politics

Book Review: The Jihadis Return by Patrick Cockburn

Published by Muftah.org on October 27th, 2014

For over a decade, the United States has fought a post-9/11 “War on Terror”, often by giving terrorists more publicity than they deserve. Now, after a disastrous foray into Iraq—among other blunders—the world’s sole superpower has helped create the bogeyman it always feared. The Islamic State of Iraq and Syria (ISIS), now simply known as the Islamic State, may not pose a truly existential threat to the “free world,” but the people who live within its sphere of influence understand its menacing power. With fighters based about an hour from Baghdad, ISIS seems to be growing bolder by the day.

After 2001, George W. Bush and his administration were going to remake the Middle East in the image of the United States, promote democracy in the region, and usher in a new era of freedom for Muslim peoples. What followed, however, was, without question, one of the most spectacular political and military failures in modern history. Today’s Middle East is afflicted with a number of failing states, which have become incubators for apocalyptic violence. As of this year, ISIS is at the center of this instability. Having captured huge swathes of both Syria and Iraq, the group now controls territory comparable in scope to that of Great Britain. Dropping “Iraq” and “Syria” from their name, the “Islamic” State hints at grander ambitions.

ISIS’s rise from a discredited al-Qaida affiliate to the most successful terrorist organization in the region is the focus of Patrick Cockburn’s new book, The Jihadis Return, which published not long after the Islamic State proclaimed its “caliphate.” Cockburn is a veteran correspondent in the Middle East for the British newspaper, The Independent, with decades of experience in Iraq and the wider Middle East. This is probably why his brief study of ISIS eschews superficial cable news portrayals of the group as something that popped out of a vortex of Muslim backwardness and chaos.

Cockburn’s threat assessment of ISIS is alarming, as he quickly dispenses with the kind of “wishful thinking” that portrays the group as easy to defeat. ISIS’s takeover of Fallujah andMosul, Iraq’s second largest city, is emblematic of its strength, just as the Iraqi army’scollapsein both cities is characteristic of the state’s post-war weakness.

The U.S. Invasion of Iraq: Laying the Groundwork for ISIS

Iraq’s distinct makeup of Sunni and Shi’ite Muslims played an important role in ISIS’s evolution since the U.S. invasion of Iraq in 2003. Before the group tore through Iraq this year, it was known as Al-Qaeda in Iraq (AQI), a title it adopted after Abu Musab al-Zarqawi (a Jordanian), the group’s founder, pledged allegiance to Osama bin Laden in 2004. Before aligning with al-Qaeda, Zarqawi’s group, which was founded in 1999, was actually known as Jamaat al-Tawḥid wa-al-Jihad, or “The Organization of Monotheism and Jihad (JTJ).”

Zarqawi and bin Laden were both in Afghanistan in the 1980s to fight the Soviet occupiers, but Zarqawi arrived too late to see any real action. He was a convicted petty criminal and sex offender, while Osama bin Laden was a rigid fundamentalist who berated his childhood friends for wearing shorts during soccer because it was “immodest.” The two were rivals, but attempted to consummate a marriage of convenience after the Americans invaded Iraq in 2003. Bin Laden saw an opportunity to extend al-Qaeda’s presence to Iraq, which was occupied by Western heathens, while Zarqawi had slightly different political aims.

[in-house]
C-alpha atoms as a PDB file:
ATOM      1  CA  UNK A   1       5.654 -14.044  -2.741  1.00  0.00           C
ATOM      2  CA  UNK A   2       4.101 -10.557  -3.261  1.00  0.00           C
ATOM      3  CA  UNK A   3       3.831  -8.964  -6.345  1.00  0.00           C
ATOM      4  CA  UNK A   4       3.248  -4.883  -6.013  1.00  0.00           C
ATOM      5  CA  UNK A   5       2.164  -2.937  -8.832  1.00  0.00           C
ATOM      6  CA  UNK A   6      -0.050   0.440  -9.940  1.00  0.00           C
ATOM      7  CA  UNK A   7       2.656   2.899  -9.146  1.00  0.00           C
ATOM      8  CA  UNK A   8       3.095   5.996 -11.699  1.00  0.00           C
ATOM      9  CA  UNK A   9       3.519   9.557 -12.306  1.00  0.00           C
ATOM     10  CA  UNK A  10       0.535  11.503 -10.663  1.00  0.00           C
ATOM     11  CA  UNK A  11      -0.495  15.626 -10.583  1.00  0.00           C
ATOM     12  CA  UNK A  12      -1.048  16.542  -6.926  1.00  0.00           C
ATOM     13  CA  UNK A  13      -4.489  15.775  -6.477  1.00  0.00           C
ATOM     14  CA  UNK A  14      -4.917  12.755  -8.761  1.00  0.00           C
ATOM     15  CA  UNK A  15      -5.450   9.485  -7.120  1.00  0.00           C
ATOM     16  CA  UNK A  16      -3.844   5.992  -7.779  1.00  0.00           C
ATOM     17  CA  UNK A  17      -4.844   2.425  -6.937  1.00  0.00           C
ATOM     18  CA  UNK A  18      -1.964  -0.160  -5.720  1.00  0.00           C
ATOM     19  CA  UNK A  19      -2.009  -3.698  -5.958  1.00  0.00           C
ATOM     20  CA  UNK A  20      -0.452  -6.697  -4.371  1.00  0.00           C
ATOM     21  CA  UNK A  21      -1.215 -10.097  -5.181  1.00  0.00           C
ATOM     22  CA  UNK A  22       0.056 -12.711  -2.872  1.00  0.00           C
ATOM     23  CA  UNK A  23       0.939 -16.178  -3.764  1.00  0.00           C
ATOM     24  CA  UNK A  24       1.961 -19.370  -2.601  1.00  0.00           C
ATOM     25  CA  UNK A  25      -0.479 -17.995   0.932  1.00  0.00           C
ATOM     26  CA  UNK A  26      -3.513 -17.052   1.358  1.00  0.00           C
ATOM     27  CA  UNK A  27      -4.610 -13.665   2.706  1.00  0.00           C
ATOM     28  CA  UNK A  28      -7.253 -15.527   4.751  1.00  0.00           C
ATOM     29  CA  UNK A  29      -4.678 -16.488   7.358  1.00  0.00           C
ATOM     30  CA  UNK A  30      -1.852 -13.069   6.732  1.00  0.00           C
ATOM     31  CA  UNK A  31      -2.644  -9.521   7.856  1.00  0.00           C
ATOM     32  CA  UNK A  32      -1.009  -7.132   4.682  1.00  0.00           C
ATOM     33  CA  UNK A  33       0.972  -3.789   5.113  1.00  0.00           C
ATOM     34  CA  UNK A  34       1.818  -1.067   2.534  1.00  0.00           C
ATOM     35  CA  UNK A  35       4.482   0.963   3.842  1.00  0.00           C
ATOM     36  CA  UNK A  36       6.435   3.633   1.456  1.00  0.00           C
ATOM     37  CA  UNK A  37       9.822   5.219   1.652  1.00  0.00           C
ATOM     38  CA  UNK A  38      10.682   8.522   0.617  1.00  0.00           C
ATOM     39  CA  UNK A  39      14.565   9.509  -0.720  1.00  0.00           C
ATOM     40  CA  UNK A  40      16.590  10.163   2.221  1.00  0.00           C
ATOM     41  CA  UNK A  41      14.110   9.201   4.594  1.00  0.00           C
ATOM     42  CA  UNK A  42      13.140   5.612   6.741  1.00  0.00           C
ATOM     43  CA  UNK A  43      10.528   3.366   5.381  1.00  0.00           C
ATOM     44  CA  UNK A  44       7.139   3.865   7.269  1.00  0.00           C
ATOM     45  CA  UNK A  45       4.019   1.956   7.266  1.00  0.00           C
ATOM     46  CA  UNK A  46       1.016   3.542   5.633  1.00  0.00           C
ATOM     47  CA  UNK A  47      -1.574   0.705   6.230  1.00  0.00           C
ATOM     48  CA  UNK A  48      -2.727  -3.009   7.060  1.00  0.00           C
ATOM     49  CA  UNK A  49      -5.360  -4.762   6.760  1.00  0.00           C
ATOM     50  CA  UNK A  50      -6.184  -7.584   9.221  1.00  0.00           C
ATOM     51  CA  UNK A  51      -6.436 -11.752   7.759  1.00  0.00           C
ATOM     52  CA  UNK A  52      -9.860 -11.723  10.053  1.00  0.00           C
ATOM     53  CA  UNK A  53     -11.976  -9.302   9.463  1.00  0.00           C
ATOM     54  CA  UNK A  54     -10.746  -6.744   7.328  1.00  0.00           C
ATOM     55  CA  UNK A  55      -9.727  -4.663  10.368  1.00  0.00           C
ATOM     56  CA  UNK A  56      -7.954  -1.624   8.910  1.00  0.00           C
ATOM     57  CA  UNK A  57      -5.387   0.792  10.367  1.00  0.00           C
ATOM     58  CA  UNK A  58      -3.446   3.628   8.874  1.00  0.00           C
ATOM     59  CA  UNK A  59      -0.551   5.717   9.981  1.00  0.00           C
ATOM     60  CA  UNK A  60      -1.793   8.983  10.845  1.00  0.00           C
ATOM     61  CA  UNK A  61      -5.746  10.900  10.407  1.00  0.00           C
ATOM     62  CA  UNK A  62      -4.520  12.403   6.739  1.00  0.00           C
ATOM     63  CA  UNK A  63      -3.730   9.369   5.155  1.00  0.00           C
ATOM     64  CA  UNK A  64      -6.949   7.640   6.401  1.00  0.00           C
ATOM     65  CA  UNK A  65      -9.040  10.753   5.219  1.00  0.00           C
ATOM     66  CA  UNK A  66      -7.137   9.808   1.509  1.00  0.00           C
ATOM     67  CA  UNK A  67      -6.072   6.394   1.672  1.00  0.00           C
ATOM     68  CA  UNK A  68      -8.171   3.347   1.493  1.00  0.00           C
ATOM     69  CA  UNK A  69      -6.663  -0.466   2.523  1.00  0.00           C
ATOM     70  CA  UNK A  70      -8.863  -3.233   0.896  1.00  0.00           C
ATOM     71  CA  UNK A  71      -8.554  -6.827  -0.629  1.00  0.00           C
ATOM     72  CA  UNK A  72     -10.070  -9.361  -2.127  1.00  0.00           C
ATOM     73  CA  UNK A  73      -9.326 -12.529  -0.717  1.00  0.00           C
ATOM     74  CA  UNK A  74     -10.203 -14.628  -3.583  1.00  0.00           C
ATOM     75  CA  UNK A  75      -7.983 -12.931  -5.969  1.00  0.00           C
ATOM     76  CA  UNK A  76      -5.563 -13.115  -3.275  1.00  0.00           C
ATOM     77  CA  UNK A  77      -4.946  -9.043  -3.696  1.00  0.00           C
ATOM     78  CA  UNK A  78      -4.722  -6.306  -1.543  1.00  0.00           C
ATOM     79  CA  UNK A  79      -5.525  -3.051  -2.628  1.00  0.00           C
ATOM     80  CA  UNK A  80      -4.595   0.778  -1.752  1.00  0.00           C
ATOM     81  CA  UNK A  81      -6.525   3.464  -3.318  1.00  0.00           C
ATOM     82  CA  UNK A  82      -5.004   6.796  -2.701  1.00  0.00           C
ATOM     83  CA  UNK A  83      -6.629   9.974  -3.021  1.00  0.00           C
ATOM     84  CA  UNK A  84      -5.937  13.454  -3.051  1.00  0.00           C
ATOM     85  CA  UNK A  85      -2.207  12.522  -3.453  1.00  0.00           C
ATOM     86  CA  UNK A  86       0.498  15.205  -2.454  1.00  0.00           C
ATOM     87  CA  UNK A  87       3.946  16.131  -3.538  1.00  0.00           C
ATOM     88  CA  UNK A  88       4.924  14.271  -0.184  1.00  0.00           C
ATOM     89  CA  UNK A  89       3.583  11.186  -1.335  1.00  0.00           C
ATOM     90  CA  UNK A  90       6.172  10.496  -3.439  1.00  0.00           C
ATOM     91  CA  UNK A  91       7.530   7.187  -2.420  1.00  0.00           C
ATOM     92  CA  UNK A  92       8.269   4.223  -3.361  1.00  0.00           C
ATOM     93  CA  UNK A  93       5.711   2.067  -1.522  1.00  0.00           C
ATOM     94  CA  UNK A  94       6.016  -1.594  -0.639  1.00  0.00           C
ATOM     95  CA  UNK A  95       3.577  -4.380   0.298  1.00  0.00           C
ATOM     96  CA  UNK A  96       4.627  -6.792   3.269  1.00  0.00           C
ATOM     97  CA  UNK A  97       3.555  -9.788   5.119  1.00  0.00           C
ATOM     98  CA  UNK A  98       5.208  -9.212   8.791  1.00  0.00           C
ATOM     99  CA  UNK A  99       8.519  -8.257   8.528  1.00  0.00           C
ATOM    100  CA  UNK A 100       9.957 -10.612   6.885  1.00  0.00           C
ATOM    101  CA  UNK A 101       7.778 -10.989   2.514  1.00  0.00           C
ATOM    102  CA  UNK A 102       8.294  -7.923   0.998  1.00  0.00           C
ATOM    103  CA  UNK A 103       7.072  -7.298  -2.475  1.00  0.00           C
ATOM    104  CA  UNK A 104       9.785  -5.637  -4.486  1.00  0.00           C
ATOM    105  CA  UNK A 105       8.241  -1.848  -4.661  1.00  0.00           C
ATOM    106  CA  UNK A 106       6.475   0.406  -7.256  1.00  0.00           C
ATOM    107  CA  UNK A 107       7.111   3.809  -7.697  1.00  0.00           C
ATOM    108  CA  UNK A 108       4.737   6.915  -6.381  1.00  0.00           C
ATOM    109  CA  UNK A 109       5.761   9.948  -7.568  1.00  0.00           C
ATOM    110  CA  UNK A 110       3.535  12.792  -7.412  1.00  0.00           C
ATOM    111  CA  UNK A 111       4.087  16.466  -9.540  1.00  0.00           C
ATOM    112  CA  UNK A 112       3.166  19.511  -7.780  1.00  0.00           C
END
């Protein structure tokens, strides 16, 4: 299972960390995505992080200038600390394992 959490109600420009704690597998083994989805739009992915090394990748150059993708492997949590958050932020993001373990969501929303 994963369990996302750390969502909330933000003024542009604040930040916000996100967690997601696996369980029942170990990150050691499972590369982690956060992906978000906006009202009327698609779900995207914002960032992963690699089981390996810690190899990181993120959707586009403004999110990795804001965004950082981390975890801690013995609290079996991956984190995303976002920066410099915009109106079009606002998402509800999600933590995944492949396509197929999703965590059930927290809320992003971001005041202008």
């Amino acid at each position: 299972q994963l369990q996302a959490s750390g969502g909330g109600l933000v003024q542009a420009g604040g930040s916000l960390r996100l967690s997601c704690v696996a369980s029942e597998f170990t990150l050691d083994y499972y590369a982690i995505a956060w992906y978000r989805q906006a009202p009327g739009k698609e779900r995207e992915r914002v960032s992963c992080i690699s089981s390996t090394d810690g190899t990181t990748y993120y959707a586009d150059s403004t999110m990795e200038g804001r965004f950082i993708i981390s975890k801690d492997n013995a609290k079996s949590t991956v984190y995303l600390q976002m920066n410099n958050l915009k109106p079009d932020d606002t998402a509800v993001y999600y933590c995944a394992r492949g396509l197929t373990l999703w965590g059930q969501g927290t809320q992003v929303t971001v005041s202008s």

As The New Yorker journalist Lawrence Wright notes, Zarqawi was heavily influenced by Islamist strategist and pseudo-scholar Abu Bakr Naji, who wrote a book called The Management of Savagery, in which he outlined the path to a Sunni khalifah purged of the impurities of Shiism and other non-Sunni, non-fundamentalist oddities. Meanwhile, bin Laden and Ayman al-Zawahiri (who both saw Shia as heretics, but not necessarily as strategic targets of violence) envisioned a fundamentalist, global Muslim legion to fight the West, which, in their minds, was bent on conquering Muslims and Islamic ways of life.

In their own ways, both these visions are caricatured variations of Samuel Huntington’s “Clash of Civilizations”, but Zarqawi, who initially refused an invitation in 2000 to merge his group with Al Qaeda, concentrated more on purifying the Muslim ummah by purging the Shia first—civil war style.

For Zarqawi, Iraq was an ideal starting point, given that most of its Muslims are Shia, though a strong Sunni presence also exists. The marriage with al-Qaeda only made sense after the political vacuum left by the ouster of Saddam Hussein, who created a Sunni-dominated political structure and actively suppressed the Shia population during his reign. There was a void to fill, and a war against the Shia was facilitated by the uncertain political circumstances. Exacerbating sectarian tensions, Iraqi civil society was thrown into chaos as a result of Saddam’s ouster and the subsequent occupation. In 2006, these tensions blossomed into full-blown civil war (though one can argue that substantial sectarian violence began right after the March 2003 invasion).

As the Iraqi Shia majority struggled against the Sunni population, the latter briefly allied with Zarqawi’s insurgents, who were effective at using suicide bombings against the Shia. Zarqawi insisted, however, that his Iraqi Sunni hosts adopt his stupefyingly crude interpretations and formulations of shariah, which made him immensely unpopular. Even al-Qaeda’s Zawahiri condemned Zarqawi’s tactics in a 2005 letter.